Russia and Germany to fall into recession as global economic outlooks darkens, OECD predicts


Russia’s invasion of Ukraine, soaring energy bills and record-breaking inflation have thrown the worldwide economy into disarray, triggering an “prolonged period of subdued growth,” based on the most recent forecast by the Organisation for Economic Co-operation and Development (OECD).

Germany, the EU’s industrial powerhouse, is projected to fall into recession next yr.

“The worldwide growth outlook has darkened,” the OECD said, in a report titled “Paying the Price of War”released on Monday morning.

The study paints a bleak picture of the world economy: business confidence, disposable incomes and household expenditure all plummet while the prices of fuels, food and transportation surge.

Inflation has change into “broad-based” and can steadily ease throughout 2023, but still remain exceptionally high, as tighter financial conditions resulting from steep hikes in rates of interest slowly yield results.

For Europe, the forecast is especially gloomy within the event of a colder-than-usual winter: underground gas storage could be depleted and energy prices would soar, prompting shortages and industrial paralysis.

“This may push many countries right into a full-year recession in 2023,” the OECD says within the event of winter disruptions and enforced gas reductions.

The organisation also warns of the likelihood that the sanctions against Russian oil, considered one of Moscow’s top revenue sources, could prove “more disruptive than anticipated.”

The EU-wide embargo will take effect at the tip of the yr, taking about two million barrels per day of Russian crude and refined products off the market.

If Russia is unable to reroute these supplies to other regions, international prices will shoot up, adding much more pressure on the already-volatile energy supply chains.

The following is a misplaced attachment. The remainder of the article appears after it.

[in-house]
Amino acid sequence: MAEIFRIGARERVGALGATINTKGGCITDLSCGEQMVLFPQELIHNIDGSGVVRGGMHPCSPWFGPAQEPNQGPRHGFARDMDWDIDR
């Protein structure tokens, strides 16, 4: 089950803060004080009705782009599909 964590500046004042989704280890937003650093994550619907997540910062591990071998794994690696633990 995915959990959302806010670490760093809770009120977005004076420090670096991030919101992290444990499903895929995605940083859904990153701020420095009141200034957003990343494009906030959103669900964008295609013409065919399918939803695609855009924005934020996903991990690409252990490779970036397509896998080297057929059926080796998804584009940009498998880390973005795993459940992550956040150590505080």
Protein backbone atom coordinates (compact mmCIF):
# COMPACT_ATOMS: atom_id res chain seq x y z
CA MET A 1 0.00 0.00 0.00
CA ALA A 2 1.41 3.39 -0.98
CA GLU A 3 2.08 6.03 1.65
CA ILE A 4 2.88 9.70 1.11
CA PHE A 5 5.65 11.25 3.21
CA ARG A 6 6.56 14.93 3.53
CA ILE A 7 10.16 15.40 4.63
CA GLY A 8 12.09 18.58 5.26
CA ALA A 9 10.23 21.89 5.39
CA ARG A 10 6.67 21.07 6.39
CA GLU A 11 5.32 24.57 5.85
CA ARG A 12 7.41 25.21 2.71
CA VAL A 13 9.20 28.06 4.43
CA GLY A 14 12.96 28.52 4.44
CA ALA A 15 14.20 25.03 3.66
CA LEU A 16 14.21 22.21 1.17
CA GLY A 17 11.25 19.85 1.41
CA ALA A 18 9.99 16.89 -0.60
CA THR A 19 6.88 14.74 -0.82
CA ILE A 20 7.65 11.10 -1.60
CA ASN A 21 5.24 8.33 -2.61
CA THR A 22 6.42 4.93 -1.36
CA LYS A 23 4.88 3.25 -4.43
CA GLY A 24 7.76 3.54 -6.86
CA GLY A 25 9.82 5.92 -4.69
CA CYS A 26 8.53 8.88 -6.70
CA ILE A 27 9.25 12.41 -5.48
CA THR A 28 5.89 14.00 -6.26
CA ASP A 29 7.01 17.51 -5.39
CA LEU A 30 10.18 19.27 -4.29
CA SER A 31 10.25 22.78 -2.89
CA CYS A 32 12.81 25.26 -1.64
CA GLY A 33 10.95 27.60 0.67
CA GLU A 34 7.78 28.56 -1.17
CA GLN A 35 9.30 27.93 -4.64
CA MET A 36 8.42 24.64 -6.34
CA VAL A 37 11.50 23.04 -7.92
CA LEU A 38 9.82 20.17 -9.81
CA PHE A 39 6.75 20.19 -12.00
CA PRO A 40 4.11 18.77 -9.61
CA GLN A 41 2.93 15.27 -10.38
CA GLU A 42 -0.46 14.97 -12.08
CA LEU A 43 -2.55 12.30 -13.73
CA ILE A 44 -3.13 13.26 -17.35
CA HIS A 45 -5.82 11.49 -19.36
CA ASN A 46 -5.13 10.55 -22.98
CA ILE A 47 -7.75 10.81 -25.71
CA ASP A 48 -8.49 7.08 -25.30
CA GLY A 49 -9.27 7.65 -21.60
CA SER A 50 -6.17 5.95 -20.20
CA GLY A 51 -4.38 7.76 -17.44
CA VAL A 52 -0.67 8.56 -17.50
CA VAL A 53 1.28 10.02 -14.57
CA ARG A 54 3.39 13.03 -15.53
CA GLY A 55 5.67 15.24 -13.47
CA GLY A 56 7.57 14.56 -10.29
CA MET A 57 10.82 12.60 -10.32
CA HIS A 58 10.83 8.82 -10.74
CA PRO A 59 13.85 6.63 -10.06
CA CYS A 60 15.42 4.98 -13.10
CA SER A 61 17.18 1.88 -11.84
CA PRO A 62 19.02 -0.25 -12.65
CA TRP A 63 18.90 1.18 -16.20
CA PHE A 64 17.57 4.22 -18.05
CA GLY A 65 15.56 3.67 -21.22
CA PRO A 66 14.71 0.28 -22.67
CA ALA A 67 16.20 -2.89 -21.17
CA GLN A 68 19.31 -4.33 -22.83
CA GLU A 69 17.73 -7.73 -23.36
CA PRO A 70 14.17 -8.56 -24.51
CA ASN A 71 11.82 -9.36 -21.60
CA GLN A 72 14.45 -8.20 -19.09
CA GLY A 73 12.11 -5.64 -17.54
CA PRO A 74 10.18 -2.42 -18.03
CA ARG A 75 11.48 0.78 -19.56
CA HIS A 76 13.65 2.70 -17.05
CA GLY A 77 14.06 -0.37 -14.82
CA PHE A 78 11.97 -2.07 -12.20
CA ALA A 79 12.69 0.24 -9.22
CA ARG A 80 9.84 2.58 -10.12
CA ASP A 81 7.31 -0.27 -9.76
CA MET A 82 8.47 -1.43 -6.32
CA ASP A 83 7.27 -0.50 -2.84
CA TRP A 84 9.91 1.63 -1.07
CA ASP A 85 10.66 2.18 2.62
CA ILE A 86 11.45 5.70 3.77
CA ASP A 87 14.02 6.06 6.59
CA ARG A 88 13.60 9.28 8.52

“The worldwide economy has lost momentum this yr,” the report notes. “After bouncing back strongly from the COVID-19 pandemic, a return to a more normal economic situation seemed to be in prospect prior to Russia’s unprovoked, unjustifiable and illegal war of aggression against Ukraine.”

Russia and Germany head into recession

Of all of the countries analysed within the report, Russia is by far the worst-hit: the country, which has been hit by unprecedented Western sanctions, is projected to contract by 5.5% in 2022 and by 4.5% in 2023.

Meanwhile, Germany will end this yr with a 1.2% positive expansion but will decline by 0.7% next yr. Recession fears are looming large over the country, which until early this yr was a big consumer of Russian gas and is now scrambling to seek out alternative suppliers.

“The signs of a recession for the German economy are multiplying,” Germany’s central bank, the Bundesbank, said last week.

A recession is defined as two consecutive quarters of decline in gross domestic product (GDP).

The opposite European economies included within the OECD’s study fare barely higher. France, Italy and Spain will see modest growth rates in 2023, at 0.6%, 0.4% and 1.5%, respectively, which implies they may too fall into recession at one point but still end the yr with moderate positive growth.

The eurozone will expand by 3.1% in 2022 and by a meagre 0.3% in 2023. Inflation will average 6.2% next yr, over thrice the two% goal desired by the European Central Bank.

These pessimistic estimations could deteriorate if the energy crisis takes a turn for the more severe.

“Significant uncertainty surrounds the projections. More severe fuel shortages, especially for gas, could reduce growth in Europe by an extra 1.25 percentage points in 2023,” the OECD says.

Speaking before the European Parliament on Monday afternoon, ECB President Christine Lagarde also struck an ominous note and warned “uncertainty stays high.”

“The outlook is darkening,” she told MEPs. “We expect activity to slow substantially in the approaching quarters.”

Beyond the bloc, the OECD expects the USA to grow by 0.5% next yr, while the UK will post a 0% rate, meaning it’ll neither expand nor contract.

Japan, Canada, Argentina, Brazil, South Africa and Mexico will all see limited rates, below the two% mark.

China, a driving engine of the world economy that’s pursuing a strict zero-Covid policy, will expand by 3.2% in 2022 after which speed as much as 4.7% in 2023.

Alternatively, Saudi Arabia appears to enjoy an economic boom, “buoyed by high energy prices.” The oil-rich country is estimated to swell by almost 10% this yr and 6% next yr.

Overall, the world economy will grow by 3% in 2022 and a pair of.2% in 2023, a downward revision in comparison with the previous OECD estimate.


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